Imagine for a moment that you invented a time machine. It is a shiny device that allows you to travel to the future and see what is about to happen. The first time you use it, you arrive in the near future with all the whirring, clanking, and smoke you would expect from time travel. As you squint through the haze, you become convinced the machine didn't actually work, because the near future looks the same as the time you left. You are shortly pulled back to your departure time and slowly realize that the future it showed you is exactly what is happening. Time travel wasn't as exciting as you had hoped because your immediate future was pretty much the same as your present. Turns out you could have predicted the near future without all that space-time continuum stuff. You could simply assume it will be like the present.
As it turns out, a lot of our world actually follows pretty regular patterns. Like your realization with the time machine, many are crestfallen when they realize that predictive analytics aren't often necessary to predict the future. One can usually produce a reasonably accurate prediction of the company's next quarterly income without the use of Poisson distributions or seasonal ARIMA models.
However, this predictable portion of world still has at least one very serious problem that statistics can help with. This predictable landscape is incredibly vast. These fields of regularly repeating observations stretch as far as the eye can see. These predictable data streams are so numerous that it is impossible for people to pay attention to even a small fraction of them ... and sometimes, however rarely, things do go wrong.The ability to notice unexpected observations in the middle of an ocean of expected ones is a huge benefit data science can provide that, somewhat ironically, is easy to overlook.
The analysis that notices the unexpected is termed "anomaly detection". It allows one to find the observations that don't fit, at machine scale. Finding these unusual features in an enormous predictable landscape makes it easier for people to fix problems early and potentially discover unknown dynamics.
Anomalies are often defined in contrast to the normal pattern rather than by particular features. They are simply unexpected observations or patterns.
The analytical techniques used for prediction are actually very well suited for anomaly detection. They allow us to define what is expected so that we can see what is unexpected.
Here is one possible process for an anomaly detector:
Here is a plot of the weekly search volume on Google for the term "puppy" over the last few years.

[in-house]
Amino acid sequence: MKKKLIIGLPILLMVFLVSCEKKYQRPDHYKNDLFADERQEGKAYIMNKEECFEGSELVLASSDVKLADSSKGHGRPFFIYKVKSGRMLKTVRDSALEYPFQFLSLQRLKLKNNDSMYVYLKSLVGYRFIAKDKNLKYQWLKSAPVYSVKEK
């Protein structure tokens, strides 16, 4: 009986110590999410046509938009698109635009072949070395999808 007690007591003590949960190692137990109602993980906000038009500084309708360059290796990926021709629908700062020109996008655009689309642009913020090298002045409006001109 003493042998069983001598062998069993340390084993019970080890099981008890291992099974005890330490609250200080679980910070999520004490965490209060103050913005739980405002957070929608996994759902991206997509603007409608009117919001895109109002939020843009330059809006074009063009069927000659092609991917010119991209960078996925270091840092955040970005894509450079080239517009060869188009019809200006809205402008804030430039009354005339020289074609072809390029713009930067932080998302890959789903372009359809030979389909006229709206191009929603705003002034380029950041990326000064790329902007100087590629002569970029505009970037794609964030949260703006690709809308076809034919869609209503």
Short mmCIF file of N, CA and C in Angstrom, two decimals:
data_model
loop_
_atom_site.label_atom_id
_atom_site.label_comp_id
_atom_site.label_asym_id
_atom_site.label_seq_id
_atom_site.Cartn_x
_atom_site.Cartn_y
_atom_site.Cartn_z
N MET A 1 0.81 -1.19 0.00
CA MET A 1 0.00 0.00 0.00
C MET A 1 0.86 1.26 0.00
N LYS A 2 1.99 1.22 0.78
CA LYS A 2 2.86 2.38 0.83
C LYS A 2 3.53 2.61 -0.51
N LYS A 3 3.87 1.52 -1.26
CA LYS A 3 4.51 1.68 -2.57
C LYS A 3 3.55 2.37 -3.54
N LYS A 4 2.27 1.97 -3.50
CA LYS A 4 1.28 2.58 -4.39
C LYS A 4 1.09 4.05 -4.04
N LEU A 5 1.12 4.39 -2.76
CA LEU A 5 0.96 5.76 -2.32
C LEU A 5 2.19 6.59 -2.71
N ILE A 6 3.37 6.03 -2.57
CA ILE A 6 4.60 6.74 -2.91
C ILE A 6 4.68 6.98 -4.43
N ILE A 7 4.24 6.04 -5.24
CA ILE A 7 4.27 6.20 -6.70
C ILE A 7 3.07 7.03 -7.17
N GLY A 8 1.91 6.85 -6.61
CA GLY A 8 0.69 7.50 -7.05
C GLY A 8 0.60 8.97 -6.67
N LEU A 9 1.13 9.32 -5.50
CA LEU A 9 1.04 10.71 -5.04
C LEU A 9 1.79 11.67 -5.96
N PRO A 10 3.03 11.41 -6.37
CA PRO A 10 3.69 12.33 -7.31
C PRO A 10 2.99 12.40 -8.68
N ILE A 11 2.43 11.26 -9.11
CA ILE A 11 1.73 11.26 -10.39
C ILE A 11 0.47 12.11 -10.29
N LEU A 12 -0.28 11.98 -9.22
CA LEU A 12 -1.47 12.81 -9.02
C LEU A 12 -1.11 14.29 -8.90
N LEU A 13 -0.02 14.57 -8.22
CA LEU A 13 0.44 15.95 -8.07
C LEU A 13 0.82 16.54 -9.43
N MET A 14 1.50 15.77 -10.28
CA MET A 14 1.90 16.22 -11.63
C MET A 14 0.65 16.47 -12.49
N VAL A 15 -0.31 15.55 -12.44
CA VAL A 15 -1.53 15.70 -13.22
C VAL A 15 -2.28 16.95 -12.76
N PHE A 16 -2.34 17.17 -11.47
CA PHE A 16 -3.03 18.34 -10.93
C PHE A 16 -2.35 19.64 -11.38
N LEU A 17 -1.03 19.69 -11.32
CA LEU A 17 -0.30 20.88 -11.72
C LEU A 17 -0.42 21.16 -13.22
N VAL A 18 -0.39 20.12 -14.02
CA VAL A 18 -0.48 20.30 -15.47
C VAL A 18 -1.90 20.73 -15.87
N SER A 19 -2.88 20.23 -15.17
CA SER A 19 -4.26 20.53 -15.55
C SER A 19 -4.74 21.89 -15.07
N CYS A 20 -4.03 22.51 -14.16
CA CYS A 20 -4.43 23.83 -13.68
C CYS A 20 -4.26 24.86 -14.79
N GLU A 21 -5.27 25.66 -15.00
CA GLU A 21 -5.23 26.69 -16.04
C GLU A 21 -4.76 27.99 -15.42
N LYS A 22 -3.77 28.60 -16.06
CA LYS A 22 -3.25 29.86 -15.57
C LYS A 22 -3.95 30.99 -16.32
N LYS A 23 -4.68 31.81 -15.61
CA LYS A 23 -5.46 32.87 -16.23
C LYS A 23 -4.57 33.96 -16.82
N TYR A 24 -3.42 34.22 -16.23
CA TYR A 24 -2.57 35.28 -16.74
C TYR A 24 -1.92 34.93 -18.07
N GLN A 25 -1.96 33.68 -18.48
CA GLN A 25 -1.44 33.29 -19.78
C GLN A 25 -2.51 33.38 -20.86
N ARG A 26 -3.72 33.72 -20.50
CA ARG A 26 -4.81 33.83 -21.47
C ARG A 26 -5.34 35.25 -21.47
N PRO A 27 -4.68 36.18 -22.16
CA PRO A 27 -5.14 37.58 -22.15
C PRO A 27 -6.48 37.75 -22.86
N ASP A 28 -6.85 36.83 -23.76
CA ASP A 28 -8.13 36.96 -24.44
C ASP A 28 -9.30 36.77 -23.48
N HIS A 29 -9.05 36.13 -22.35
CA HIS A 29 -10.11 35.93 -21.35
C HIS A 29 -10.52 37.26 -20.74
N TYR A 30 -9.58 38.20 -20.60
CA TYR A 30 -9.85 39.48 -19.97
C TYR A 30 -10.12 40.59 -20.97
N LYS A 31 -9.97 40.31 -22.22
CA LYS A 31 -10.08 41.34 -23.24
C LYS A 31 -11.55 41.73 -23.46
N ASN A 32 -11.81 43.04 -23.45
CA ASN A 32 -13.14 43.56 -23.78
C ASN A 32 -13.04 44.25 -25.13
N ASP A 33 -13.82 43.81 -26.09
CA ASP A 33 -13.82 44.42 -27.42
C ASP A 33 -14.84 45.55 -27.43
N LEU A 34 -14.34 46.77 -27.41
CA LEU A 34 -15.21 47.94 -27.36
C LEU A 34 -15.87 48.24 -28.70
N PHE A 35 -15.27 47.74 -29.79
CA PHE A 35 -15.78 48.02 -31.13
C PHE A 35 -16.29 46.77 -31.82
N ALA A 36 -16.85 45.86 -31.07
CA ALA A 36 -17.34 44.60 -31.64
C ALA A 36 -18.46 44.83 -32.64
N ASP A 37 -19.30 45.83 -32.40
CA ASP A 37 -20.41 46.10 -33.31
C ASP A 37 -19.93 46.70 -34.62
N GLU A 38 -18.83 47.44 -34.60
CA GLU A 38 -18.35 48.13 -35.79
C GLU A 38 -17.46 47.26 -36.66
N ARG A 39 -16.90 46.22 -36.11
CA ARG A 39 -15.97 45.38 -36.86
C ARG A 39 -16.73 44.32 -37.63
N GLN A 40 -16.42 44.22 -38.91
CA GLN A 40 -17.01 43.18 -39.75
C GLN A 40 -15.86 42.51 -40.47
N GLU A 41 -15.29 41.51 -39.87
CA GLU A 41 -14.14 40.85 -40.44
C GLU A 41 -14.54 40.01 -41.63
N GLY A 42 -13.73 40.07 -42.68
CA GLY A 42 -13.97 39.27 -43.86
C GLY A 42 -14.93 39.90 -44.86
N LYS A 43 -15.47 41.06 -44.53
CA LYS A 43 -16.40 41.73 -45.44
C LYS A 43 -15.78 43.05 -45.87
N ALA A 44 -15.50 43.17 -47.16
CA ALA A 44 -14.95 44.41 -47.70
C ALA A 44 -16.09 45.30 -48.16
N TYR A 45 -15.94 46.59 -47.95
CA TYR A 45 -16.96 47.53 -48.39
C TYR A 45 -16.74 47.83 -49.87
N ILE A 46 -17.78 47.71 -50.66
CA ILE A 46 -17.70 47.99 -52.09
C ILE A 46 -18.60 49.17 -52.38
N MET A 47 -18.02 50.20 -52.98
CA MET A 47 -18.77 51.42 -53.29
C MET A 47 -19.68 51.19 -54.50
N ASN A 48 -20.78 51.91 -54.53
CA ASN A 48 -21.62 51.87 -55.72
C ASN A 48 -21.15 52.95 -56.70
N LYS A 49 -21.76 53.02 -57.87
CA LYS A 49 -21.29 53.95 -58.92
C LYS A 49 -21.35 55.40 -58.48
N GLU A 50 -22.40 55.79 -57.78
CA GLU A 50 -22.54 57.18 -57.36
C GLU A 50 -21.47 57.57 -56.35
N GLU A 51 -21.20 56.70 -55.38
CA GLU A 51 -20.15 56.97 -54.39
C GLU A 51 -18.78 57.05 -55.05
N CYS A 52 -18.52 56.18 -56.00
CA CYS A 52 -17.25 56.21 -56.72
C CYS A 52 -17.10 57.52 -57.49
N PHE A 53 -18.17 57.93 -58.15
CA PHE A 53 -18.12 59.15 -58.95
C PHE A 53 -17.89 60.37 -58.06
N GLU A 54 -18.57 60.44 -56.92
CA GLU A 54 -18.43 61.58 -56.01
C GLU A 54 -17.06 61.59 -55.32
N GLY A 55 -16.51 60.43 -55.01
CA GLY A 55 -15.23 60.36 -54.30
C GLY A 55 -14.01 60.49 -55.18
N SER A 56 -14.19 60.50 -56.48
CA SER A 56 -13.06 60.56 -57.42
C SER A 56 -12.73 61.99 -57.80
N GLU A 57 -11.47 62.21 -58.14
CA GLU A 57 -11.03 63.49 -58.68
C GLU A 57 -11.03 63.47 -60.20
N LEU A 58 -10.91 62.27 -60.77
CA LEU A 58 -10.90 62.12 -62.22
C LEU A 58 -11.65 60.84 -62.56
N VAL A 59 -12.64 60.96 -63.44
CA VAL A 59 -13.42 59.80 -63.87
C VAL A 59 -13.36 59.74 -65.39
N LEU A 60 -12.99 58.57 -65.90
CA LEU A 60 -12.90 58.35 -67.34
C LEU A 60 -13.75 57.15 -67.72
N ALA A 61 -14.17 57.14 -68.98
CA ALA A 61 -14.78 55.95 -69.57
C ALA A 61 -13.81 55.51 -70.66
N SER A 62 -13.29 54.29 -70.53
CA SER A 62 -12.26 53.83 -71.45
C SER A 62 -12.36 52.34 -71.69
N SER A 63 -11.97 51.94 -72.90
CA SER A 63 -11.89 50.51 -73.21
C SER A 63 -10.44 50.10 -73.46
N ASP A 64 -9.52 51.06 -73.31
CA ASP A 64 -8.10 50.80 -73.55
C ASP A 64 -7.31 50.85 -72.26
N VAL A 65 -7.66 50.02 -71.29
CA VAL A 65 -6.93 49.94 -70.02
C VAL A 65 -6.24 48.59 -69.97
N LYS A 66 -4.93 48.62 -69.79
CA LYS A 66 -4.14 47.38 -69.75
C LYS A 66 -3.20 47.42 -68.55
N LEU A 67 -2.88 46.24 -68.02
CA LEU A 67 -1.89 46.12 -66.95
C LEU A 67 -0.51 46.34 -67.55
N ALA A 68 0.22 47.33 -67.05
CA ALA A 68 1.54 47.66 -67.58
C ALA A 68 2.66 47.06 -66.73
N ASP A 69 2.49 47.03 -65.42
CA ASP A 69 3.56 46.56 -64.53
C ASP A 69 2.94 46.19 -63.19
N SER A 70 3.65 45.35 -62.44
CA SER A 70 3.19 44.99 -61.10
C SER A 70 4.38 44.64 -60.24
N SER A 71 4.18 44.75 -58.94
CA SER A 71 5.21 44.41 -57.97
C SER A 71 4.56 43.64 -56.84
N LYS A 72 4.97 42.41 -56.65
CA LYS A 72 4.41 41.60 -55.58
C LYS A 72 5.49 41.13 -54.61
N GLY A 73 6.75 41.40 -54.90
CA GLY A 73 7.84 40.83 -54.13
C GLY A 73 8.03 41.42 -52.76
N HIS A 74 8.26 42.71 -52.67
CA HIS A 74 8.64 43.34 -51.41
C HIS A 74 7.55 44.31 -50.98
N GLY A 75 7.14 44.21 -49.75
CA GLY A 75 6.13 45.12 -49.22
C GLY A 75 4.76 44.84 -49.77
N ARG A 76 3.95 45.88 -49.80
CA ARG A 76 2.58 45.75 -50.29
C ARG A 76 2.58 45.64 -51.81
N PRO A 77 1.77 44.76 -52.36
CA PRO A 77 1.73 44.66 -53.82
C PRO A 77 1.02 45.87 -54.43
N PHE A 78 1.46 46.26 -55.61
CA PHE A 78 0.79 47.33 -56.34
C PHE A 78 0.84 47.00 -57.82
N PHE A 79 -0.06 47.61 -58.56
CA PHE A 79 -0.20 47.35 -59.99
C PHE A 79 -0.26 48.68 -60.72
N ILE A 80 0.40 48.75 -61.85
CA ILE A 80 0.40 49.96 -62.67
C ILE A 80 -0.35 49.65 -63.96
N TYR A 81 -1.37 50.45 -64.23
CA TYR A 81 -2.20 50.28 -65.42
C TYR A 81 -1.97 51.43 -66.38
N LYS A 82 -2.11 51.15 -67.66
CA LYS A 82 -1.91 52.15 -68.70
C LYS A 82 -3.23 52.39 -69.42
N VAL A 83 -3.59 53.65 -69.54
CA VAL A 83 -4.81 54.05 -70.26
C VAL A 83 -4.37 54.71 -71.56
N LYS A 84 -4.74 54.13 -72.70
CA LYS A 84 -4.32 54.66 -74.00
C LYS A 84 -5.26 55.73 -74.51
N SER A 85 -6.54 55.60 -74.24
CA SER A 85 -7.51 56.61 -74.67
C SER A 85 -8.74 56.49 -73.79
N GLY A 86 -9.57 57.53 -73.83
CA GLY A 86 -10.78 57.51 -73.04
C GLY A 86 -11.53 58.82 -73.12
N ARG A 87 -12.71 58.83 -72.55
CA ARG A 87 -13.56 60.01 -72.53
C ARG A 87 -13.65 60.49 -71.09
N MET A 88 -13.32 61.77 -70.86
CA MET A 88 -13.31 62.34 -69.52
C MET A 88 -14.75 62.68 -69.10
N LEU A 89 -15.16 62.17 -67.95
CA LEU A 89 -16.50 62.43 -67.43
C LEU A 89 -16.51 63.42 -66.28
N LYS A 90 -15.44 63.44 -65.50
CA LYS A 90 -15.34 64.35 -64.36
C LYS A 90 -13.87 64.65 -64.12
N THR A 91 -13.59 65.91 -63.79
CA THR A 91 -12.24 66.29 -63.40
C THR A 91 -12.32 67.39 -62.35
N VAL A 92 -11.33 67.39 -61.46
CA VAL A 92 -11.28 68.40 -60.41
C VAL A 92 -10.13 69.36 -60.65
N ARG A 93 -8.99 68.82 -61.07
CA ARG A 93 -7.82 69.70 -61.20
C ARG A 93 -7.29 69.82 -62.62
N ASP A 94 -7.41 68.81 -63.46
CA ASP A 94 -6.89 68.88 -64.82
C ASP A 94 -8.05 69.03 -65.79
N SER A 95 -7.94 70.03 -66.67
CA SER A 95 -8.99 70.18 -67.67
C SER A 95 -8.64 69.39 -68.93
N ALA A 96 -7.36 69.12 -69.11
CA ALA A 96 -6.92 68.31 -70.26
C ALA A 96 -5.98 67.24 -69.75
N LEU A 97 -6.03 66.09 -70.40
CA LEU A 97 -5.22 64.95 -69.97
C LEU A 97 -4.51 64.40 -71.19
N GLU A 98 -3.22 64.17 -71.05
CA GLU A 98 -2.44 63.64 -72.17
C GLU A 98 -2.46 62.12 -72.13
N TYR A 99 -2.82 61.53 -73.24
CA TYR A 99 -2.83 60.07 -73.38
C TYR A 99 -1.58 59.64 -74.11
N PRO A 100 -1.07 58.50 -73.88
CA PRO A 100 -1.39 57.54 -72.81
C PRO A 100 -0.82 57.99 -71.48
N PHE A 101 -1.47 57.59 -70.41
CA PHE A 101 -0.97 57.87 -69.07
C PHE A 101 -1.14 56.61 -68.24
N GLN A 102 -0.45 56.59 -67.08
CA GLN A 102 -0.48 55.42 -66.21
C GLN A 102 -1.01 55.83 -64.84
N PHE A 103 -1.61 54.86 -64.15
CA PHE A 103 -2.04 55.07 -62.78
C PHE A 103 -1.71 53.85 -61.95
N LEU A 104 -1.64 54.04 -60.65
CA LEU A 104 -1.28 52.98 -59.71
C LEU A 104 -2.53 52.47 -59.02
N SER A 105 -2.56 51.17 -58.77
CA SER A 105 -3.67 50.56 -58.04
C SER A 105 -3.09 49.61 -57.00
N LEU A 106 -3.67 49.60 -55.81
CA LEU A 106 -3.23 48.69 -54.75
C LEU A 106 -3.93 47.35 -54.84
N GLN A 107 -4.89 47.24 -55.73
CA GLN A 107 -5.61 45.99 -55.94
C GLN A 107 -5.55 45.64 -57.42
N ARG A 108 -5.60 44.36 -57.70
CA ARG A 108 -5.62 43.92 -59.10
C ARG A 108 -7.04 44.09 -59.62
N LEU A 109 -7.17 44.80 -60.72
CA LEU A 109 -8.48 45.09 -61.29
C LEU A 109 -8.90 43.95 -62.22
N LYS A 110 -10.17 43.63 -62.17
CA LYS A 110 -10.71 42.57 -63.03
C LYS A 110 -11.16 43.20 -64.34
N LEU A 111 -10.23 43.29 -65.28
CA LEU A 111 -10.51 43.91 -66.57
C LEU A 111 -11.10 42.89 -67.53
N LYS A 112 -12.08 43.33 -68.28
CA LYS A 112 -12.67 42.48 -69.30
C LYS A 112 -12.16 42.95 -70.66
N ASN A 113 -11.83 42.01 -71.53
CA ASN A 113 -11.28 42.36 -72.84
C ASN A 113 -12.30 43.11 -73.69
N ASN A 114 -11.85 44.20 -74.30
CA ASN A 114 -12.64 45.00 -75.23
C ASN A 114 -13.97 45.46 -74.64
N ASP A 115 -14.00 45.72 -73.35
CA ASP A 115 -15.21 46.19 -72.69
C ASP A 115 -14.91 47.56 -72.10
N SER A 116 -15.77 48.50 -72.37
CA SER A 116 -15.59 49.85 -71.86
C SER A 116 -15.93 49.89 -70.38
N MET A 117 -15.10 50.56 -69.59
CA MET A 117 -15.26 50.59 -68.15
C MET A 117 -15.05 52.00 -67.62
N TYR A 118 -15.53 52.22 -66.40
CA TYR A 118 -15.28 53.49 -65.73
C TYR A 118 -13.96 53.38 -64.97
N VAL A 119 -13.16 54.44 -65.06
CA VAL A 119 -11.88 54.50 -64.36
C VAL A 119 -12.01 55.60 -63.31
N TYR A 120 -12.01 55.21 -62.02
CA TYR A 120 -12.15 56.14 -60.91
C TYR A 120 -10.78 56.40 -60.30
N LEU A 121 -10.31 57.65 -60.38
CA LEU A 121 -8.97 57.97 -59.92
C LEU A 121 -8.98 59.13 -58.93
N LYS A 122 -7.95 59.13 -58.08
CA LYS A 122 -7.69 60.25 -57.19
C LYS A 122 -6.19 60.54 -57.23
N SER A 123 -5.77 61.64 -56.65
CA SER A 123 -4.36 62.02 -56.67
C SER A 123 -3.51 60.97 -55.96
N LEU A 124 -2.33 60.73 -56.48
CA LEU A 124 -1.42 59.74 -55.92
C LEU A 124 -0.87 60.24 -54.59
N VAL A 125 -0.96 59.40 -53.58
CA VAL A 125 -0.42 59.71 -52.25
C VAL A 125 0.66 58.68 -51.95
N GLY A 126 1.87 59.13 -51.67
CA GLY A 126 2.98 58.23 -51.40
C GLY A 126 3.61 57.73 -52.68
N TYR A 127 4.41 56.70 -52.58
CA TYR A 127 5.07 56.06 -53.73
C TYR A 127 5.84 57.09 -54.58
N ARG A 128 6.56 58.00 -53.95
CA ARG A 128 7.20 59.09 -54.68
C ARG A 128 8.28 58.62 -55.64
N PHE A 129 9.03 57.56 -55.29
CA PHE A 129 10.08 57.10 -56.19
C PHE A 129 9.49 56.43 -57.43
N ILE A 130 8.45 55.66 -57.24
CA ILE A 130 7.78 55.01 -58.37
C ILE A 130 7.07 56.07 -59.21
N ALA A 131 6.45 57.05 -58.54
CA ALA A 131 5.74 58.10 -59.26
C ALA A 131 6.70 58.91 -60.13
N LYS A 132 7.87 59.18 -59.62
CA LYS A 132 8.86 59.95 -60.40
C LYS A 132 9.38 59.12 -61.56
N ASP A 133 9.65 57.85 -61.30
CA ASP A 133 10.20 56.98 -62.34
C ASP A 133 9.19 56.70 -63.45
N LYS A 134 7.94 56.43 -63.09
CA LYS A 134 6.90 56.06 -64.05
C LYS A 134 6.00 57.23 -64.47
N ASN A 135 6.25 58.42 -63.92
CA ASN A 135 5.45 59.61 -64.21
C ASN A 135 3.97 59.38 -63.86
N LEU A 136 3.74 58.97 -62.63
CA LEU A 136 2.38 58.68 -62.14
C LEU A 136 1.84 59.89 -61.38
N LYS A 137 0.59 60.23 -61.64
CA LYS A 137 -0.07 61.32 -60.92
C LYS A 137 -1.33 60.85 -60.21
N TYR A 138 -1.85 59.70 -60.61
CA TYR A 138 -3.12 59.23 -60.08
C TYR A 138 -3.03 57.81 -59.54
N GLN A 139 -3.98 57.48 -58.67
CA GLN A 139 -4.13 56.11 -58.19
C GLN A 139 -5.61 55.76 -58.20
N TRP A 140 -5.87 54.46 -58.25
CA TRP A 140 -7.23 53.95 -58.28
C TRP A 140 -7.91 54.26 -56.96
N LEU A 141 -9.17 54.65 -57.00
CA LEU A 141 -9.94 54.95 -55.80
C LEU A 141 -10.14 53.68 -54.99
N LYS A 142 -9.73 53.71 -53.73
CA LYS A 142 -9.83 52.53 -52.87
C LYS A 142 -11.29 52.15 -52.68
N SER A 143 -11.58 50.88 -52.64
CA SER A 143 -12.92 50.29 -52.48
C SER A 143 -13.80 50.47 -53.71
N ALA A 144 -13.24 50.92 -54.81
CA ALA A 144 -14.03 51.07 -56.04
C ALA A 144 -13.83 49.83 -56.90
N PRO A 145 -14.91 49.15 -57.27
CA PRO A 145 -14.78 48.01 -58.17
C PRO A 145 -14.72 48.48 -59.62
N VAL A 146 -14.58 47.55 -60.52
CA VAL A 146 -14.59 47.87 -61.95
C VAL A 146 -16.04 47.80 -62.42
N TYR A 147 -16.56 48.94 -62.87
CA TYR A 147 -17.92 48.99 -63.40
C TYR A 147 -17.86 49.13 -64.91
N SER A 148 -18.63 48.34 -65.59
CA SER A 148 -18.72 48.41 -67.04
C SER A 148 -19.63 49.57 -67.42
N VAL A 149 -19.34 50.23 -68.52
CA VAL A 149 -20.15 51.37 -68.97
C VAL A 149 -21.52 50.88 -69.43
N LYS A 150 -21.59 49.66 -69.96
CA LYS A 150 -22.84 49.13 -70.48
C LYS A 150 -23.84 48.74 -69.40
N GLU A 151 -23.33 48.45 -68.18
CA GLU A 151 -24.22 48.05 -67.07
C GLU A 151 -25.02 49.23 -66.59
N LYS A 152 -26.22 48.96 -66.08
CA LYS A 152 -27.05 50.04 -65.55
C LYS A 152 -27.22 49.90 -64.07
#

For the most part, this data follows a pretty regular repeating pattern. Each year looks similar to the year before. Let's see if we can build an anomaly detector of the type mentioned above for this series.
We can use a time series model to predict the next few steps in this series from past data. After a little analysis, an ARIMA(0, 1, 2)(1, 1, 0)x52 model seems to fit pretty well. Let's use this to calculate prediction intervals around each data point given the data before that point.
Now that we have an idea what is normal for this series, let's see how well the data matches our expectations. We can do this by simply seeing which points fall outside our prediction interval.
This anomaly detector has marked several big spikes (and often the abrupt end of the spike) as anomalies. I believe this is the result of the Puppy Bowl that Animal Planet airs at the same time as the Super Bowl.
However, even among these spikes there is notable variation. For example, in 2014, a Super Bowl ad named "Puppy Love" was particularly popular and increased the Super Bowl bump above its already unusually high level.
As an example, I also included an artificial anomaly in this series. I made this one the type that are easy for humans to miss: the lack of a spike where there normally is one. For a week in January of 2014, I lowered the value where there would normally be a relatively high search volume. The anomaly detector spotted this one too.
A large part of our world hums along in a pleasantly predictable way. My heartbeat is usually pretty predictable, as is my daily routine, and that of the companies and systems I often interact with. However, sometimes things do go wrong or change suddenly. Whether this is with my heartbeat, the quarterly sales report, or millions of other variables, I hope an anomaly detector is watching and can draw attention to these unusual observations.